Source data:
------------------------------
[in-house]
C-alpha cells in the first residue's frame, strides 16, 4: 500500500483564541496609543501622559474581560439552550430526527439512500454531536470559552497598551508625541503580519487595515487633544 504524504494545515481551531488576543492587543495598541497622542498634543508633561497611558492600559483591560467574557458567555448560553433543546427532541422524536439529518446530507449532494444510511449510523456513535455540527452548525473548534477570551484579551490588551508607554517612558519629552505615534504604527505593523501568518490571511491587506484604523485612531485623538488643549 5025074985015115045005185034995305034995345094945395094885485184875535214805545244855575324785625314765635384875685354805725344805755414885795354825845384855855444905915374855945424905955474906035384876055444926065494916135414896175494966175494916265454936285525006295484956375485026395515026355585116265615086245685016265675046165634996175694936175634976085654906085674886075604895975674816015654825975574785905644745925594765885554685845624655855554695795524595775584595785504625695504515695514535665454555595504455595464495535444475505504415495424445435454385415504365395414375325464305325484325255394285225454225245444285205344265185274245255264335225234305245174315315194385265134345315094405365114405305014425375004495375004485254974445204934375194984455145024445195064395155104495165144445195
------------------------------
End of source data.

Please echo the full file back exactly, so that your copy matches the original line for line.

[in-house]
C-alpha cells in the first residue's frame, strides 16, 4: 500500500483564541496609543501622559474581560439552550430526527439512500454531536470559552497598551508625541503580519487595515487633544 504524504494545515481551531488576543492587543495598541497622542498634543508633561497611558492600559483591560467574557458567555448560553433543546427532541422524536439529518446530507449532494444510511449510523456513535455540527452548525473548534477570551484579551490588551508607554517612558519629552505615534504604527505593523501568518490571511491587506484604523485612531485623538488643549 5025074985015115045005185034995305034995345094945395094885485184875535214805545244855575324785625314765635384875685354805725344805755414885795354825845384855855444905915374855945424905955474906035384876055444926065494916135414896175494966175494916265454936285525006295484956375485026395515026355585116265615086245685016265675046165634996175694936175634976085654906085674886075604895975674816015654825975574785905644745925594765885554685845624655855554695795524595775584595785504625695504515695514535665454555595504455595464495535444475505504415495424445435454385415504365395414375325464305325484325255394285225454225245444285205344265185274245255264335225234305245174315315194385265134345315094405365114405305014425375004495375004485254974445204934375194984455145024445195064395155104495165144445195